Steinberg always has the common reader in mind, even though he can get rather deep into analysis. But all the plain facts are there too, the stories behind the creation of these works. The book is enjoyable to read, which isn’t something you can say about many program notes.

Here he is on the last movement of Beethoven’s Symphony No. 1:

“Beethoven surprises — and amuses — us by setting a slow introduction at the beginning of the Finale. In the first movement he had used a scale to make his way from adagio to allegro. Here he does the same thing, except that now he makes a joke of it, a simple but good one that is better heard than described. Nor has he, at this point, had the last of his fun with scales in this movement. The comic beginning nicely sets the mood for a high-spirited conclusion.”

This accomplishes what every program note should accomplish but that few do. It makes you want to hear the piece under consideration. Steinberg also published The Concerto: A Listener’s Guide, which we also commend.

(Read: Books on classical music: Some essentials (2).)


Florence Price

A Donizetti opera — and probably a good one — will finally have its premiere, 180 years late. …

The Los Angeles Chamber Orchestra has named a new music director. …

And so has the San Diego Symphony. …

What’s more, La Jolla Music Society’s SummerFest chamber music event also has a new leader, a celebrated pianist. …

Alex Ross in The New Yorker tells the strange tale of composer Florence Price and makes an eloquent case for her inclusion in the repertoire. …

Yes, there are Grammys awarded for classical music, though you wouldn’t know it from the broadcast. …

Joshua Kosman in The San Francisco Chronicle argues for the “monumental influence” of Philip Glass. …


Pacific Symphony: March concerts

Here’s your quick roundup of Pacific Symphony events in the month of March, mobile-friendly and with links to tickets. There will be a total of 12 presentations.

Chief among them will be concerts previewing the orchestra’s first tour of China in May. The performers and repertoire are the same as on tour. Carl St.Clair leads a program with two orchestral showpieces as bookends, Ravel’s Suite No. 2 from “Daphnis et Chloe” and Mussorgsky’s “Pictures at an Exhibition” (orchestrated by Ravel). In between, the orchestra welcomes back esteemed violinist Pinchas Zukerman as soloist in Mozart’s Violin Concerto No. 3. The Mussorgsky will be accompanied by striking visual animation created by eleven students from the USC School of Cinematic Arts.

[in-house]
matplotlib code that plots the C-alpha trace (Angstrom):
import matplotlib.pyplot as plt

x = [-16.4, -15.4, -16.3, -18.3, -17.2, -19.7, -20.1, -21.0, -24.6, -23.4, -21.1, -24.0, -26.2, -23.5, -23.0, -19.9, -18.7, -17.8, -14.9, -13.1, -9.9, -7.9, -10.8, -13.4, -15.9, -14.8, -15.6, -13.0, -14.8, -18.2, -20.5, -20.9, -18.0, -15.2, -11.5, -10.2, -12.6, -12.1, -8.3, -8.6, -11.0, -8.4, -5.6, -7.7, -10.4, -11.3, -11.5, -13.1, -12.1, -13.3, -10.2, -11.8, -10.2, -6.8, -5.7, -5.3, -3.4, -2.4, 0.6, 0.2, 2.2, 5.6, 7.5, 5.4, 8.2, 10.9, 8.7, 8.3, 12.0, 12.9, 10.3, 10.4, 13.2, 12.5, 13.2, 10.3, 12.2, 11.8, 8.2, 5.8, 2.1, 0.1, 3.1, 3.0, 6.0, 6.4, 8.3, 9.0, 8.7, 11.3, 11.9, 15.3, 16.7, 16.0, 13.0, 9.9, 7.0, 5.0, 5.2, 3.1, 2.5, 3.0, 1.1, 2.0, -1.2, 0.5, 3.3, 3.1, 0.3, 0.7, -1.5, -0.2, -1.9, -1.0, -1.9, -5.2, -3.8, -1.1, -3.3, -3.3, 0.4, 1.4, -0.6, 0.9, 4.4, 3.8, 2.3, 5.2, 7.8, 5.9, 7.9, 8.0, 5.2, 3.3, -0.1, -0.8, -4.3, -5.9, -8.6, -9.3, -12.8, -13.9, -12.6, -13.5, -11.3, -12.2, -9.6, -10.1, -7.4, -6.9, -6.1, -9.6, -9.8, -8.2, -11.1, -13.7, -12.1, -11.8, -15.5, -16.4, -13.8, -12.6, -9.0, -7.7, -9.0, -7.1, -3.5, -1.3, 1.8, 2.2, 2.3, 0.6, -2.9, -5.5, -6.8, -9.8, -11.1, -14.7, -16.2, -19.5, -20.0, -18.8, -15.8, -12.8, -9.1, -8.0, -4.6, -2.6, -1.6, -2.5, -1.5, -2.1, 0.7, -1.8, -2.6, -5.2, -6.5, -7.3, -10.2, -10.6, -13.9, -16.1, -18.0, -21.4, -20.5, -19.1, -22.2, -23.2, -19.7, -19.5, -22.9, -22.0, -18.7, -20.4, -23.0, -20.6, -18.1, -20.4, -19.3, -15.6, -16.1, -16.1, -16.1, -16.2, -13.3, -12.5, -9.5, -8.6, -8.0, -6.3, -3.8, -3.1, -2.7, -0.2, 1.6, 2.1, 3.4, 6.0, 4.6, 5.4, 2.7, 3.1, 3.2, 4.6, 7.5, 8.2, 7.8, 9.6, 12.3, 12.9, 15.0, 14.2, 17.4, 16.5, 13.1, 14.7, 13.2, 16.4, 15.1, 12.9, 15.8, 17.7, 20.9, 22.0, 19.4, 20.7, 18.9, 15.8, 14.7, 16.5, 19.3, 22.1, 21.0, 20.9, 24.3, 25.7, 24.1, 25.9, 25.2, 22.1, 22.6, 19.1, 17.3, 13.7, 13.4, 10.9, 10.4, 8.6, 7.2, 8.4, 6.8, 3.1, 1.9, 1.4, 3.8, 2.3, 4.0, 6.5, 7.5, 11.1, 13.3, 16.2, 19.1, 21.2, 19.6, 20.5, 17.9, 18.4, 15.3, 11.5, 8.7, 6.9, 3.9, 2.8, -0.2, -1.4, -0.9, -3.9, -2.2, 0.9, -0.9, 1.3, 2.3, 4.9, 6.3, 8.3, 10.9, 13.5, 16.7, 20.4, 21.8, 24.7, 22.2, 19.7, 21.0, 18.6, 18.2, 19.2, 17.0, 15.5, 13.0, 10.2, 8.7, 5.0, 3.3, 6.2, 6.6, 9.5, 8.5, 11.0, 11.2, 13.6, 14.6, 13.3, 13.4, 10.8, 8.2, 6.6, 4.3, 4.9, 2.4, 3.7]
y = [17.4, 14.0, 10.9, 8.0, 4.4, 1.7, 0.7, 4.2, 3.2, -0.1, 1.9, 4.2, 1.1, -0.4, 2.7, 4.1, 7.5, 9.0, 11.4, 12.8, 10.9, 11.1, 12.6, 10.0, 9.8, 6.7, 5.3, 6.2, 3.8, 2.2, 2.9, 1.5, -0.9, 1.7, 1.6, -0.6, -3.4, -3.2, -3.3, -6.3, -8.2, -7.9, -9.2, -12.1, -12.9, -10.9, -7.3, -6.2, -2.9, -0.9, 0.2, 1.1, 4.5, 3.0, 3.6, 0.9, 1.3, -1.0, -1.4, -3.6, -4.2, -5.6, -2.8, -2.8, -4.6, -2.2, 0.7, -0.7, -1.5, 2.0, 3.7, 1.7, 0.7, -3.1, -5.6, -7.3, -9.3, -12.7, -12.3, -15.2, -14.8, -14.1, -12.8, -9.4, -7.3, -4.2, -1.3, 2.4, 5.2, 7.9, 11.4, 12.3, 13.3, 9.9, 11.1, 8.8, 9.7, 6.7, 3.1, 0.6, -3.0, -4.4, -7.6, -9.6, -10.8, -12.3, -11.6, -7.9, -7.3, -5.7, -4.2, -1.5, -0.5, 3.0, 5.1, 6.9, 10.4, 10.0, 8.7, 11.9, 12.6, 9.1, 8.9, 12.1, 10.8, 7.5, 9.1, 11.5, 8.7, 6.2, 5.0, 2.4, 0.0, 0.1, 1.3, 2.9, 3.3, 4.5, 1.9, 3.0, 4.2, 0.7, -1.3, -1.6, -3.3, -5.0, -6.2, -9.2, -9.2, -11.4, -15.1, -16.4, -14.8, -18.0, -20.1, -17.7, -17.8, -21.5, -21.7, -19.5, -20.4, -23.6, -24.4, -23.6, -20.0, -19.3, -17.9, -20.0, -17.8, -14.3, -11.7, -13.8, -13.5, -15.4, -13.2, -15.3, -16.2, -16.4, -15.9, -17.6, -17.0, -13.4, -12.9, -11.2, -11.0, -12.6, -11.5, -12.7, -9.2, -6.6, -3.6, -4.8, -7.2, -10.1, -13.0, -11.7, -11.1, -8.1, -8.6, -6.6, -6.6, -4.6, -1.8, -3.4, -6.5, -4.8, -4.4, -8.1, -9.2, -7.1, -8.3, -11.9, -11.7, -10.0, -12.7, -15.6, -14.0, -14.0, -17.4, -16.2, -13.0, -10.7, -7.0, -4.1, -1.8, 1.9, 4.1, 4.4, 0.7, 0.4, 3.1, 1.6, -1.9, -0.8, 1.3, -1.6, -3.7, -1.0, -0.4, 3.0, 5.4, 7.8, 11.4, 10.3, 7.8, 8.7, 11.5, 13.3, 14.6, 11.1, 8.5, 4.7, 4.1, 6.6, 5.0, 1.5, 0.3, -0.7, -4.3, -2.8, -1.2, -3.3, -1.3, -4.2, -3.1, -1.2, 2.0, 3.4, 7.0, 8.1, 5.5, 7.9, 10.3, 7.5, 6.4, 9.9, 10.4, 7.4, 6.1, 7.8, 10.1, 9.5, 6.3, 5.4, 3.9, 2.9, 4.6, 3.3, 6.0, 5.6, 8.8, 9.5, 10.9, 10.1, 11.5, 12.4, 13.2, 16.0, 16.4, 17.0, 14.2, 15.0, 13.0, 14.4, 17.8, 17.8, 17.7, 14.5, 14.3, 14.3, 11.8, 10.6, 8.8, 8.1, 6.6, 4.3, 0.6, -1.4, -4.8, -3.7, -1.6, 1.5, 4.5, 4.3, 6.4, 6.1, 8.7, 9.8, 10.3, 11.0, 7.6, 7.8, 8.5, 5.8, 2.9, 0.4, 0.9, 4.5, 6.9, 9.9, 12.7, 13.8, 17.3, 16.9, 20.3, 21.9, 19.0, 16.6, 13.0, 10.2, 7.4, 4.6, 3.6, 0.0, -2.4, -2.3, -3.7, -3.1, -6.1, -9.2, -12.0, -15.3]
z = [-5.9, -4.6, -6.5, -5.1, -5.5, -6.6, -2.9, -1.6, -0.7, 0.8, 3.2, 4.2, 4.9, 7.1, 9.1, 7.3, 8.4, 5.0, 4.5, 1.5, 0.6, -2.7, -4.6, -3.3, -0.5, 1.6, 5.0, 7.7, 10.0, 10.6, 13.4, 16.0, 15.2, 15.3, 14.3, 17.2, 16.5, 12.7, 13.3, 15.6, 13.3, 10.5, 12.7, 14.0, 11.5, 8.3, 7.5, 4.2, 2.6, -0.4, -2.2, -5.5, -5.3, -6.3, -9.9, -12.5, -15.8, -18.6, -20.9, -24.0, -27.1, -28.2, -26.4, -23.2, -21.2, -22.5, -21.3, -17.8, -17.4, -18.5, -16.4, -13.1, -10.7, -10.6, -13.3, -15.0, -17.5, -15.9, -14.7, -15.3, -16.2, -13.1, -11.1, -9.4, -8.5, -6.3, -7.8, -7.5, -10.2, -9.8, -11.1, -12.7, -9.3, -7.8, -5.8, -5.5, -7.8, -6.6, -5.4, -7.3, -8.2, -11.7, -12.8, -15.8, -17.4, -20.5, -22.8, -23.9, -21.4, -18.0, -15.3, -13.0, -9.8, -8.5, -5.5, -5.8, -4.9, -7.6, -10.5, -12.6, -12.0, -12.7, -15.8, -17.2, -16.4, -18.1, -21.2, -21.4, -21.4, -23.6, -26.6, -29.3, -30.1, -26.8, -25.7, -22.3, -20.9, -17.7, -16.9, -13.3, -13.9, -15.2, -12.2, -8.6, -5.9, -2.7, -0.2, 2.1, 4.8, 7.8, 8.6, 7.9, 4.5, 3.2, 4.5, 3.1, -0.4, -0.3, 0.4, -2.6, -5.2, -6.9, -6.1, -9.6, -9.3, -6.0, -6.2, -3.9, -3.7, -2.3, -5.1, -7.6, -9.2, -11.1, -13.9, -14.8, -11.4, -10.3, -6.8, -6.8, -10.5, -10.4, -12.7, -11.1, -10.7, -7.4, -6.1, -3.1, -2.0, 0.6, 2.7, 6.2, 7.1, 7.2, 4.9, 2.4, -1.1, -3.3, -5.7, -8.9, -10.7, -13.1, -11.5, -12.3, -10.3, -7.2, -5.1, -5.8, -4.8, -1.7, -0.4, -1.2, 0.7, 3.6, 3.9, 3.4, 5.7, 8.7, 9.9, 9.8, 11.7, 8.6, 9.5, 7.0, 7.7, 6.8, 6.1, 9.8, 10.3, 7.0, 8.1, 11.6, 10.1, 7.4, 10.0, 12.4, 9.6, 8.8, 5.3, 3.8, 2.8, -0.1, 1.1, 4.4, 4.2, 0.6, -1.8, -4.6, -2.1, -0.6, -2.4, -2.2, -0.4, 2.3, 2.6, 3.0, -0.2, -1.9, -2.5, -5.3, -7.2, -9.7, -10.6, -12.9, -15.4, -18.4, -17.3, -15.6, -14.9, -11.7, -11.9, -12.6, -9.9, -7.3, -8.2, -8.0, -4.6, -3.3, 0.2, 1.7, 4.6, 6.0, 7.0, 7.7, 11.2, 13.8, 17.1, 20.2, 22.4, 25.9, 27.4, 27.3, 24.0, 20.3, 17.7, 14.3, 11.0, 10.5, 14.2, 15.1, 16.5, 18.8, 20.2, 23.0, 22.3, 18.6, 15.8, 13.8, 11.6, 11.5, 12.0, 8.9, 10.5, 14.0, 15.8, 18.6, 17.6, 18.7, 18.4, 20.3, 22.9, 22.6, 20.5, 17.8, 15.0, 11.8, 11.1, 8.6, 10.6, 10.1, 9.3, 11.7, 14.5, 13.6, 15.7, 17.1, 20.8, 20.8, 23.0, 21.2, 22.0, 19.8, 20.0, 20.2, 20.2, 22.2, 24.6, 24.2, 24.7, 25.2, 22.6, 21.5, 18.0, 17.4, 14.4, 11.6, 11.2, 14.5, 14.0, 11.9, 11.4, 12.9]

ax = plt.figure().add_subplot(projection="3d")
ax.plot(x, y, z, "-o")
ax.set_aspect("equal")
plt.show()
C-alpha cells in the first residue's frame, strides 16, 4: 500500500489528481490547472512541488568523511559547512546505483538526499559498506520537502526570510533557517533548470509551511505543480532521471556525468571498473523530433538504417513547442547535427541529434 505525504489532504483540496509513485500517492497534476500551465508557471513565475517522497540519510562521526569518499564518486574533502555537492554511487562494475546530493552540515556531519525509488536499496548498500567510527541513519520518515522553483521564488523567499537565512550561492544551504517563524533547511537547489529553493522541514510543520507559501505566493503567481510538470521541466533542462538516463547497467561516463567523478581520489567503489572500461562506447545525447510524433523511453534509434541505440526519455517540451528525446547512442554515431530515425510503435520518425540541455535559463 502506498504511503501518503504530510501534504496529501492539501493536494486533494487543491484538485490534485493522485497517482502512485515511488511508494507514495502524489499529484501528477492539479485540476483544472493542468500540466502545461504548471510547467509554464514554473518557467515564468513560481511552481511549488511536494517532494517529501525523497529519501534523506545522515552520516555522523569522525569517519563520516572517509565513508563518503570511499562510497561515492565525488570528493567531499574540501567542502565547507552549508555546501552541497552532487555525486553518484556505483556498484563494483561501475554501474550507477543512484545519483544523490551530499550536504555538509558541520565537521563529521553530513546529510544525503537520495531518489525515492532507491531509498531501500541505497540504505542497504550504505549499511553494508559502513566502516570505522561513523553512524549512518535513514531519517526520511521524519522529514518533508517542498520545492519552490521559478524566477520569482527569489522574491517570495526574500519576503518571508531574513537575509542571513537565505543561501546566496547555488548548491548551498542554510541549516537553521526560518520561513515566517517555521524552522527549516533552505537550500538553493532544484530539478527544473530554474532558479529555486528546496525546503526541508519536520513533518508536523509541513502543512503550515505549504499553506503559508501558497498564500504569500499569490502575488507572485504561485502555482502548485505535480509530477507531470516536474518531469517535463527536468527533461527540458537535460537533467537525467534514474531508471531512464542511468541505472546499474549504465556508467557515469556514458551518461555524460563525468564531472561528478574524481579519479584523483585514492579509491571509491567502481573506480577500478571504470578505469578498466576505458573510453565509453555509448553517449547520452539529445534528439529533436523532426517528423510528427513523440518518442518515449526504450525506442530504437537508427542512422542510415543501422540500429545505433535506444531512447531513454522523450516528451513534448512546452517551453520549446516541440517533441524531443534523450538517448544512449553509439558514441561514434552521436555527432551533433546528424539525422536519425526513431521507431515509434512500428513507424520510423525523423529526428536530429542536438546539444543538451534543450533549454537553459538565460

Performances are March 15-17 in Segerstrom Concert Hall (tickets here). The concert is repeated, without Ravel’s “Daphnis,” on March 18 in Segerstrom (tickets) and on March 19 in McCallum Theatre for the Performing Arts in Palm Desert (ticket info).

Zukerman will also give a masterclass on March 18, working with three students from Orange County. The masterclass will be held in Samueli Theater and the public is welcome. Tickets are $10.

The month opens with the third annual Lantern Festival (March 4), a free community event celebrating the return of spring and reunion of the family. A dragon dance, puppet show, Chinese folk dance, lantern making and more are featured. Watch a video of last year’s event. Tickets are free, but required.

Los Angeles-based composer Steven Mahpar will narrate his own “Alice’s Adventures in Wonderland” to open Pacific Symphony Youth Wind Ensemble’s spring concert (March 10). Conductor Gregory X. Whitmore continues the concert with two classics of the 20th century: Ralph Vaughan Williams’ gorgeous “The Lark Ascending” (with flutist Yuri Choi) and Paul Hindemith’s boisterous “Symphonic Metamorphosis on Themes of Carl Maria von Weber.” Free. Tickets here

On March 12, Pacific Symphony Youth Orchestra and conductor Roger Kalia give their own ambitious spring concert featuring Brendan Faegre’s “Analog Intelligence (a 21st Century Dance Suite)” and Mahler’s Symphony No. 1, “Titan.” Admission is free, but tickets are required.

The Family Musical Mornings series continues (March 17) with Kalia presiding over a program of music from popular video games, including “Super Mario Brothers” and “The Legend of Zelda.” The premise of the show is two kids getting lost inside their favorite video game. Popular classical selections by Wagner, Stravinsky and Mahler are also performed by Pacific Symphony side-by-side with Pacific Symphony Youth Orchestra. Tickets here

Finally, on the pops series, Pink Martini returns (March 23-24). The stylish ensemble resurrects popular music of the past, with elegance and panache. Conductor Richard Kaufman and Pacific Symphony join them. Tickets here